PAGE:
"The Wheels on the Bus..." (2012) (director)
    "Carbon Copy" (2013) (director)
    "What Happens in Mecklinburg..." (2014) (director)
  • The Vampire Diaries
    "Memory Lane" (2010) (director)
    "Smells Like Teen Spirit" (2011) (director)
    "Memorial" (2012) (director)
    "Dead Man on Campus" (2013) (director)
    "An Eternity of Misery" (2016) (director)
  • 90210
    "They're Playing Her Song" (2010) (director)
    "Greek Tragedy" (2011) (director)
    "A Tale of Two Parties" (2012) (director)
  • Bones
    "The Sin in the Sisterhood" (2011) (director)
    "The Corpse on the Canopy" (2013) (director)
    "The Carrot in the Kudzu" (2014) (director)
  • Criminal Minds: Suspect Behavior
    "Jane" (2011) (director)
  • Single Ladies
    "Confidence Games" (2011) (director)
    "That's What Friends Are For" (2011) (director)
  • Alpha Man: The Brotherhood Of MLK (documentary) (2011) (executive producer; director)
  • The Game
    "A Punch in the Gut..." (2012) (director)
    "Higher Ground" (2012) (director)
    "There's No Place Like Home" (2012) (director)
    "Derwin's About To Go Ham!" (2012) (director)
  • Uptown Comic (executive producer)
    "Episode 1.3" (2012) (director)
    "Episode 1.9" (2012) (director)
  • Second Generation Wayans
    "The Arrival" (2013) (director)
  • Grey's Anatomy
    "Walking on a Dream" (2013) (director)
    "How to Save a Life" (2015) (director)
  • Cult
    "Get with the Program" (2013) (director)
  • Castle
    "The Wild Rover" (2013) (director)
  • Ravenswood
    "Death and the Maiden" (2013) (director)
  • Arrow
    "Blast Radius" (2014) (director)
    "Draw Back Your Bow" (2014) (director)
    "Eleven-Fifty-Nine" (2016) (director)
  • The Originals
    "Dance Back from the Grave" (2014) (director)
    "Gonna Set Your Flag on Fire" (2015) (director)
  • Finding Carter
    "Drive" (2014) (director)
    "Now You See Me" (2014) (director)
  • The Flash
    "Crazy for You" (2015) (director)
    "Potential Energy" (2016) (director)
    "Untouchable" (2017) (director)
  • Empire
    "Sins of the Father" (2015) (director)
  • Being Mary Jane
    "Line in the Sand" (2015) (director)
    "Primetime" (2015) (director)
  • Power
    "Three Moves Ahead" (2015) (director)
    "Don't Go" (2016) (director)
    "You Can't Fix This" (2017) (director)
    "The Devil Inside" (2018) (director)
  • How To Get Away With Murder
    "She's Dying" (2015) (director)
    "Live. Live. Live." (2017) (director)
  • Satisfaction
    "...Through Struggle" (2015) (director)
  • Blindspot
    "Cede Your Soul" (2015) (director)
    "We Fight Deaths on Thick Lone Water" (2016) (director)
  • Black-ish
    "Johnson & Johnson" (2016) (director)
  • Shameless
    "Swipe, Fuck, Leave" (2016) (director)
  • The Quad[14][15] (executive producer)
    "The Quad: The Movie" (2017) (director)
    "Elevator" (2017) (director)
  • Kevin (Probably) Saves the World
    "Brutal Acts of Kindness" (2017) (director)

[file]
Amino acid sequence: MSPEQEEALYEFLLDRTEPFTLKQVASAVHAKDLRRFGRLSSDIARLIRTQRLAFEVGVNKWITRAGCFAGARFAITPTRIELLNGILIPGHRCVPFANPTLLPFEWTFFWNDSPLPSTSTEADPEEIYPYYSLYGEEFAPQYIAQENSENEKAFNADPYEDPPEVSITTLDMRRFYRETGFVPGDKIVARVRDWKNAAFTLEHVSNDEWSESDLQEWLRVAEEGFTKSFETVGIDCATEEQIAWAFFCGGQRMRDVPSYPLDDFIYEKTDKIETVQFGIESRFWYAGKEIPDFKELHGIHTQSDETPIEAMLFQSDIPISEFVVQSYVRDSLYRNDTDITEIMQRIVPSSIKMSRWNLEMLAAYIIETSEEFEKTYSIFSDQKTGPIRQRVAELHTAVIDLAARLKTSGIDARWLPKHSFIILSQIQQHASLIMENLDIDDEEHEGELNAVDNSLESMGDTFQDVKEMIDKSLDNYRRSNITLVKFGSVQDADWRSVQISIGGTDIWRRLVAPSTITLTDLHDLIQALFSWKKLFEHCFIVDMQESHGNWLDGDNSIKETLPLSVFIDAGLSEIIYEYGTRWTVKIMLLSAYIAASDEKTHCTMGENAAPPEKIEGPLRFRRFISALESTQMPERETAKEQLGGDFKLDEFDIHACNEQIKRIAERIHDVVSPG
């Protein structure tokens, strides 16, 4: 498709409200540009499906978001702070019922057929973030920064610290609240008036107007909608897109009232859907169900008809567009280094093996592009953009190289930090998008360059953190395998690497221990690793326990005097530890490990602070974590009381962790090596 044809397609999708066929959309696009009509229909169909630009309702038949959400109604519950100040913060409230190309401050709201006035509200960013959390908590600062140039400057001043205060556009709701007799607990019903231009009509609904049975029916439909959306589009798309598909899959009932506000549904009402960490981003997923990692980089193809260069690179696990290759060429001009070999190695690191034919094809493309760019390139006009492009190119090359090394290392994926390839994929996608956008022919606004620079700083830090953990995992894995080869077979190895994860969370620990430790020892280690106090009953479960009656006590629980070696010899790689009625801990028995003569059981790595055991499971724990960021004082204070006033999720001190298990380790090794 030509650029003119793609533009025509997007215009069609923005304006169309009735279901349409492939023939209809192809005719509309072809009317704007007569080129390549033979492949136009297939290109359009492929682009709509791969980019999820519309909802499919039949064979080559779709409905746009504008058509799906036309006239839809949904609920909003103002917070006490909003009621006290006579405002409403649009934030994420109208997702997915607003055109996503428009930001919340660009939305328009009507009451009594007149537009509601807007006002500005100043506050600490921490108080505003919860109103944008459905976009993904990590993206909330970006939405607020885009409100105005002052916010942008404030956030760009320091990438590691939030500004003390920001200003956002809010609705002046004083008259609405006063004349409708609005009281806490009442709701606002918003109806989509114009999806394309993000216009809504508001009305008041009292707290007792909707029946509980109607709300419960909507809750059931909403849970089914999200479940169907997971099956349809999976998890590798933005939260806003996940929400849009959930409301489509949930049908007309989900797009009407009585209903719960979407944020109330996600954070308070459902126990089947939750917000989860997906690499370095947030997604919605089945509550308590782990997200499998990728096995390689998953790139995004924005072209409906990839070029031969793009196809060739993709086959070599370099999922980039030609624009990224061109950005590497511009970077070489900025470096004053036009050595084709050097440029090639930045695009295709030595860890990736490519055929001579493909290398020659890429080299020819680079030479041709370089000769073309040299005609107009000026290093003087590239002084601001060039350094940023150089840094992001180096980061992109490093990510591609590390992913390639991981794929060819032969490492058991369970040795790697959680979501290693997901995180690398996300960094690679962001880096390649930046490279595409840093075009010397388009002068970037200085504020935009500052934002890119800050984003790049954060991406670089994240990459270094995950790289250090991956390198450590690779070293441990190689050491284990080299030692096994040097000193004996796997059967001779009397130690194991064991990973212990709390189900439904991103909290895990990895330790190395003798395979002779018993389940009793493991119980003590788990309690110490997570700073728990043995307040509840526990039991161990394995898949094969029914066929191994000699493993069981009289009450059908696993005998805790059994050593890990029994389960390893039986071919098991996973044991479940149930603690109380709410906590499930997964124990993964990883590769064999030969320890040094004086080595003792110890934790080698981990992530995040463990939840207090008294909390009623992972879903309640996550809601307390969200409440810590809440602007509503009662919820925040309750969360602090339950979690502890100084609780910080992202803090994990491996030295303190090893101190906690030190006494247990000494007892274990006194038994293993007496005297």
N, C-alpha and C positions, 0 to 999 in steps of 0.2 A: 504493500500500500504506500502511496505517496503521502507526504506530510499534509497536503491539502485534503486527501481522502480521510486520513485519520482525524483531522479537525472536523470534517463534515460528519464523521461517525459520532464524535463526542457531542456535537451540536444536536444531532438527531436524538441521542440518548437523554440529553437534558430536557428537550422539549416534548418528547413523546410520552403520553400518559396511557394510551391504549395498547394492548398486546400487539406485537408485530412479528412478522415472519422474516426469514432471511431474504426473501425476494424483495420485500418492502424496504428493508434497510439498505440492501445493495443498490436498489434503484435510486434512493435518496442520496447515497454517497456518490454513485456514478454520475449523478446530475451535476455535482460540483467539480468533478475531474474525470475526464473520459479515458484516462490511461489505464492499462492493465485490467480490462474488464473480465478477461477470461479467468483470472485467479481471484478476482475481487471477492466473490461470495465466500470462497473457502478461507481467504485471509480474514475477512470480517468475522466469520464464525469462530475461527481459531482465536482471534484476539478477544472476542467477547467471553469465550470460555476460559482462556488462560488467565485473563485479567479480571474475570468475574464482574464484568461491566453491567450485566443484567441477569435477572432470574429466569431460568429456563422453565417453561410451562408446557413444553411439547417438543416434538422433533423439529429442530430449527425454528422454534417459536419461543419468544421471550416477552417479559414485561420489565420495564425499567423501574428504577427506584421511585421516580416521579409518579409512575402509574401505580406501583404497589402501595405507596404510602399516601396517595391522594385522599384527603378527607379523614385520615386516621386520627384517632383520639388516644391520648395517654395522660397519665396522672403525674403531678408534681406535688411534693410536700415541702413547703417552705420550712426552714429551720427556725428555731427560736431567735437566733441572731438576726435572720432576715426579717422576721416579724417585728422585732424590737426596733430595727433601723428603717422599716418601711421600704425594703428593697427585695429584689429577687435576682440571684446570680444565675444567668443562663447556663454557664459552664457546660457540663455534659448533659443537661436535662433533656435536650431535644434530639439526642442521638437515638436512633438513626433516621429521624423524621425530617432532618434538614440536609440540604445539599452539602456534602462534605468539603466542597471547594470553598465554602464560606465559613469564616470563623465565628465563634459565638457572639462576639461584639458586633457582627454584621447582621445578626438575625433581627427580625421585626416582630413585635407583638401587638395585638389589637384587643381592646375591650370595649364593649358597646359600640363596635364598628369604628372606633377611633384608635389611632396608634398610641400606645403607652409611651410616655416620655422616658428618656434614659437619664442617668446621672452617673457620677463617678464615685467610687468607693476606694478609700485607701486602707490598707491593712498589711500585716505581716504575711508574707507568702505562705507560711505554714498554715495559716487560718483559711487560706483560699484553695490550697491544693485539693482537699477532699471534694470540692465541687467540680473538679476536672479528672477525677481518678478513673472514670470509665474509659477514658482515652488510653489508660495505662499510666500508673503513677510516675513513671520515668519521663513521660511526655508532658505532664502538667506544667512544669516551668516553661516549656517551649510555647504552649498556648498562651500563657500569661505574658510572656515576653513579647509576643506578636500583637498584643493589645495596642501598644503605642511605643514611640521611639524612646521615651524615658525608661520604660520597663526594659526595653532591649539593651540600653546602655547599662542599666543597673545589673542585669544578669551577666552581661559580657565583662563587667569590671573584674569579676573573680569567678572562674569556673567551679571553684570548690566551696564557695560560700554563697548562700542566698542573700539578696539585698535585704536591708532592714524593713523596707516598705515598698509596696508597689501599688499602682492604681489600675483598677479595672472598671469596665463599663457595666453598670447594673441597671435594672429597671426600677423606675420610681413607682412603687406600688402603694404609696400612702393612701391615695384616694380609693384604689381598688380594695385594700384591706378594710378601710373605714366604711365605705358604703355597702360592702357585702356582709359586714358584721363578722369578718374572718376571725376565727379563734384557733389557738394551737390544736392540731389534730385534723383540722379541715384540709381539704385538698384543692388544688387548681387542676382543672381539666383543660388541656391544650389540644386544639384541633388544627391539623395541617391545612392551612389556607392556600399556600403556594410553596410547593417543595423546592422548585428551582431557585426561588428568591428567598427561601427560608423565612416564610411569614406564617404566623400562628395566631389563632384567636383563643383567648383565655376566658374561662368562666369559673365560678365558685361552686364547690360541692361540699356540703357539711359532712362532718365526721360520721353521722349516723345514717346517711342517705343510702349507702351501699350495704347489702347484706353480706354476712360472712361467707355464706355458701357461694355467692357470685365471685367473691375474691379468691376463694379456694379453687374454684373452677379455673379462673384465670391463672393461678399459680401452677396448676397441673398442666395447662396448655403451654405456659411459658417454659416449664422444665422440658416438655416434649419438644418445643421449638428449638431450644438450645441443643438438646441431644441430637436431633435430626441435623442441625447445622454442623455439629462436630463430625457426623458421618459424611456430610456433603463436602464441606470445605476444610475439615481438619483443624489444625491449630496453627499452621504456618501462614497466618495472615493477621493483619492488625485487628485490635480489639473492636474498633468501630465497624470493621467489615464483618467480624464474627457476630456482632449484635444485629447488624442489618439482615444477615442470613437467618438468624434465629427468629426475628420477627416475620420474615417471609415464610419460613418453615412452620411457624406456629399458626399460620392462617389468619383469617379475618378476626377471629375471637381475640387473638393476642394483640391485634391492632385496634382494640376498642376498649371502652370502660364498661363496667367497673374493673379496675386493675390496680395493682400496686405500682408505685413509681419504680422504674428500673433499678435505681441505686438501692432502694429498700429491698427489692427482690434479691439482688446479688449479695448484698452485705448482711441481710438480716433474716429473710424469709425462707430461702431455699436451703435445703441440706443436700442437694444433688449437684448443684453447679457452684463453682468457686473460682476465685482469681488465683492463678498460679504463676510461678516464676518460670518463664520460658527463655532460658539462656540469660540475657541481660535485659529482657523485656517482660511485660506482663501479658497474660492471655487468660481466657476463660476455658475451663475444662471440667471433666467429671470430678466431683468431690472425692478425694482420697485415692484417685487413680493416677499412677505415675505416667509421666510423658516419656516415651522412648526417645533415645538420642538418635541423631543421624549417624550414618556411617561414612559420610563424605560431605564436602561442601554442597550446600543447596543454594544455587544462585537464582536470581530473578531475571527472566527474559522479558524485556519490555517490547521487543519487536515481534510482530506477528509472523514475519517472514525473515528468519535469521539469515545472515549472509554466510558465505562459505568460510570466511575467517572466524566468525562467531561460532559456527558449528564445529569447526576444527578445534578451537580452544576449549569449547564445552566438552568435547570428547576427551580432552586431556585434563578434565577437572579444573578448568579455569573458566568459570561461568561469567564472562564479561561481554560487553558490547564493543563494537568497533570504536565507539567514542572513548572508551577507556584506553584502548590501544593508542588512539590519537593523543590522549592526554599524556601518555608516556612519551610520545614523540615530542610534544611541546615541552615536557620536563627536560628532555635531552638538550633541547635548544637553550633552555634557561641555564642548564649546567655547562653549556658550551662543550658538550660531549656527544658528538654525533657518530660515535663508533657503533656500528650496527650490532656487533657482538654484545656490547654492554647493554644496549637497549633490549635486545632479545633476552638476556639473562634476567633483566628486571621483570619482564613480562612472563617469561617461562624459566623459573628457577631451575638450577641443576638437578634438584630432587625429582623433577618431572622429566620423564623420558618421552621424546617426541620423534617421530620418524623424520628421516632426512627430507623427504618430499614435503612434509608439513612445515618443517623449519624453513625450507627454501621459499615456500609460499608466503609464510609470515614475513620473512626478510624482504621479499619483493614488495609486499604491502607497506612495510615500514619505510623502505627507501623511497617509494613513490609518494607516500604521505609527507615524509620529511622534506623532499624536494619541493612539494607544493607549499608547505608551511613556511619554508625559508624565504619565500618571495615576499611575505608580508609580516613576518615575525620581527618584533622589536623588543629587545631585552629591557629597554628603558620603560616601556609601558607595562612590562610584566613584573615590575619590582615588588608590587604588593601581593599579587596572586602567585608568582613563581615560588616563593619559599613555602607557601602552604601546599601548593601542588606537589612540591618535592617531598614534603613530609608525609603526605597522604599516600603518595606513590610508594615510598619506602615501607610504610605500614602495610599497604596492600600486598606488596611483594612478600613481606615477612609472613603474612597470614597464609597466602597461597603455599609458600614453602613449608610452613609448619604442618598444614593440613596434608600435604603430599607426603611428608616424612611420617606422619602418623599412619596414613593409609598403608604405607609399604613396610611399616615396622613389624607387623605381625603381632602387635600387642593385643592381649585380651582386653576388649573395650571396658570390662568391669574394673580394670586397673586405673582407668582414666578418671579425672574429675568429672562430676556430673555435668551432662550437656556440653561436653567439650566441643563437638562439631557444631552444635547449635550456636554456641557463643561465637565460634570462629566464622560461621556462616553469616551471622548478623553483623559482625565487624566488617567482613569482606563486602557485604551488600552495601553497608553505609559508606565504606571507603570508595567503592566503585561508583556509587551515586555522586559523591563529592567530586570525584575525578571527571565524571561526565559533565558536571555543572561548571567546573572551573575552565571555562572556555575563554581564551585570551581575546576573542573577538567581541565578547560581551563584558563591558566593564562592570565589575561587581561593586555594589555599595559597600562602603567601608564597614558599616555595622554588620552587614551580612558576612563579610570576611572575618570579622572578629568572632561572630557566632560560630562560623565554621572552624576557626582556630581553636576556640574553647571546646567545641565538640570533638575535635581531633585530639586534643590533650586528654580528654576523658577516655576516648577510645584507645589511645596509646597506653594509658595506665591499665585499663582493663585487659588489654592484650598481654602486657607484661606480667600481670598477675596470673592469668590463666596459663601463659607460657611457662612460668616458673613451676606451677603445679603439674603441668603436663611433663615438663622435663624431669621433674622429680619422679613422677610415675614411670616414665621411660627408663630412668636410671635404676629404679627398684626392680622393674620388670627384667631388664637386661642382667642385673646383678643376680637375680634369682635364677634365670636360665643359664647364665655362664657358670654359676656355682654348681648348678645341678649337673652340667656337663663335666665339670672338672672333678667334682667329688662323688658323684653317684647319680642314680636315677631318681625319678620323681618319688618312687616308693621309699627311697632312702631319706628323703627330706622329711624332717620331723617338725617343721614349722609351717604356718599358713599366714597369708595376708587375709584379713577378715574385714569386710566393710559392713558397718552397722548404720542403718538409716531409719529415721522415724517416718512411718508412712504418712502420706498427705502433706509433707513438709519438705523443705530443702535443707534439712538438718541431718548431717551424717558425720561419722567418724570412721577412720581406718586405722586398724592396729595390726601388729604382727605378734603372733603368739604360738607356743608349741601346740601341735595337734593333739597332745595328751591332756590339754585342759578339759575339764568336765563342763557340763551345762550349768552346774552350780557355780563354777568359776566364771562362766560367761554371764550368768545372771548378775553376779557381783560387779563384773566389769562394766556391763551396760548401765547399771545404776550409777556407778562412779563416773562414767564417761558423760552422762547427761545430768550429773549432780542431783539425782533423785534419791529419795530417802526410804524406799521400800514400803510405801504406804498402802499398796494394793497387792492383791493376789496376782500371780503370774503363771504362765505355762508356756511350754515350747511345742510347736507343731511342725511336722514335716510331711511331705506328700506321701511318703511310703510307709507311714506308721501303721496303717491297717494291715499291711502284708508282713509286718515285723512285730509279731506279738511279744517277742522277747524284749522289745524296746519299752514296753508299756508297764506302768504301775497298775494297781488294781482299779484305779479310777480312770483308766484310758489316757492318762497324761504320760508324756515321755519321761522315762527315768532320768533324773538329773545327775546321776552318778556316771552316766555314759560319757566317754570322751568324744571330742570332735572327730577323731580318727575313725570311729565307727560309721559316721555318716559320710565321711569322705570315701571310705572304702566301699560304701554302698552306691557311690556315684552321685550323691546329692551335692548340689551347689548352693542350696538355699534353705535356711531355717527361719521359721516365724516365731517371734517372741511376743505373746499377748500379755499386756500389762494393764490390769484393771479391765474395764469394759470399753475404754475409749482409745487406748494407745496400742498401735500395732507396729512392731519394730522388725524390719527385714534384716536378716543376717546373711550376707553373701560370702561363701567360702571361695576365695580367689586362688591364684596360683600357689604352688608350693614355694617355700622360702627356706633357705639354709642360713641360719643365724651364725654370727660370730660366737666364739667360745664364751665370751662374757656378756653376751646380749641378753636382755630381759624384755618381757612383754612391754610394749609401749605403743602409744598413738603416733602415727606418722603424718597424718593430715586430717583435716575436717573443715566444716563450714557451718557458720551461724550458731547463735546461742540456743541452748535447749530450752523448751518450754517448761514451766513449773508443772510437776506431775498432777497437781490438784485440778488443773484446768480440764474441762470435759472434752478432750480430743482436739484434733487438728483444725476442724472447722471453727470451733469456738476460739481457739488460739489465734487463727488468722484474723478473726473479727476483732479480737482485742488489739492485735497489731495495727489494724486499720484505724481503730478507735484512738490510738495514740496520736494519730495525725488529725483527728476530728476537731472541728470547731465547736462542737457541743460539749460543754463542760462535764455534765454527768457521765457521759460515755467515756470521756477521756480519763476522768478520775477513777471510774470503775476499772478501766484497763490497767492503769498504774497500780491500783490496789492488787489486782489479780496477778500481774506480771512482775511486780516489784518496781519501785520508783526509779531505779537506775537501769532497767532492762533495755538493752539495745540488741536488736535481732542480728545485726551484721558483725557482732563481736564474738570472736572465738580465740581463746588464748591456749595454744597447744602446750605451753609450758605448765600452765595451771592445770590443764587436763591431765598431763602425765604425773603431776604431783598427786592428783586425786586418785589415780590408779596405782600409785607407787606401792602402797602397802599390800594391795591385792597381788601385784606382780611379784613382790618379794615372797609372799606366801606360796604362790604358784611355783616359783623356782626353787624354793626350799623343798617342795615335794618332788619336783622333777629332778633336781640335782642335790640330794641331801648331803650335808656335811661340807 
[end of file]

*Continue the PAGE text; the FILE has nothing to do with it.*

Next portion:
• Step Up: High Water
    "Episode 3" (2018) (director)
  • Deception
    "Sacrifice 99 to Fool One" (2018) (director)
  • All American
    "Pilot" (2018) (director)
    "i" (2018) (director)
    "Homecoming" (2018) (director)
  • Black Lightning
    "The Book of Secrets Chapter One: Prodigal Son" (2019) (director)


  1. ^ "Getty Images". Getty Images. Retrieved 2015-05-16.
  2. ^ "The Company - Rainforest Films". Archived from the original on December 30, 2013.
  3. ^ The 6th Annual "American Black Film Festival" Announces 2002 Award Winners Archived July 28, 2012, at the Wayback Machine
  4. ^ "Monica Calhoun". IMDb.
  5. ^ "Rob Hardy Launches Rainforest Entertainment + Taps Mitzi | Shadow and Act". 2015-03-20. Archived from the original on 2015-06-07.
  6. ^ Tim Molloy (2011-09-25). "Black-Oriented Bounce TV Begins, Betting on Classic Movies". Retrieved 2015-05-16.
  7. ^ "The '45TH NAACP Image Awards' Nominees Announced". News One. 2014-01-09. Retrieved 2015-05-16.
  8. ^ "Alumni Weekend a Huge Success". George School. 2016-05-17. Archived from the original on 2016-09-24.
  9. ^ "Campus Campaign To Sell His Movie Rob Hardy And Buddies From Florida A&m Made The Circuit Of African American Colleges Plugging His Erotic Thriller, "Trois." - philly-archives". 2000-03-14. Retrieved 2015-05-16.
  10. ^ "New York Film Academy - Alumni". Retrieved 2015-05-16.
  11. ^ "News Headlines - Florida Agricultural and Mechanical University 2015". Retrieved 2015-05-16.
  12. ^ "Florida Monthly: Intriguing Floridians". Archived from the original on 2016-03-04.
  13. ^ "Heroes - Watch Webisodes Online - Heroes TV Show on NBC - Heroes - NBC Official Site". Archived from the original on December 19, 2008.
  14. ^ "Upfront". Retrieved 2016-05-19.
  15. ^ "FAMU Alumni Rob Hardy and Anika Rose collaborate for BET's new series 'The Yard'". thefamuanonline. 2016-04-28. Retrieved 2016-05-19.

External linksEdit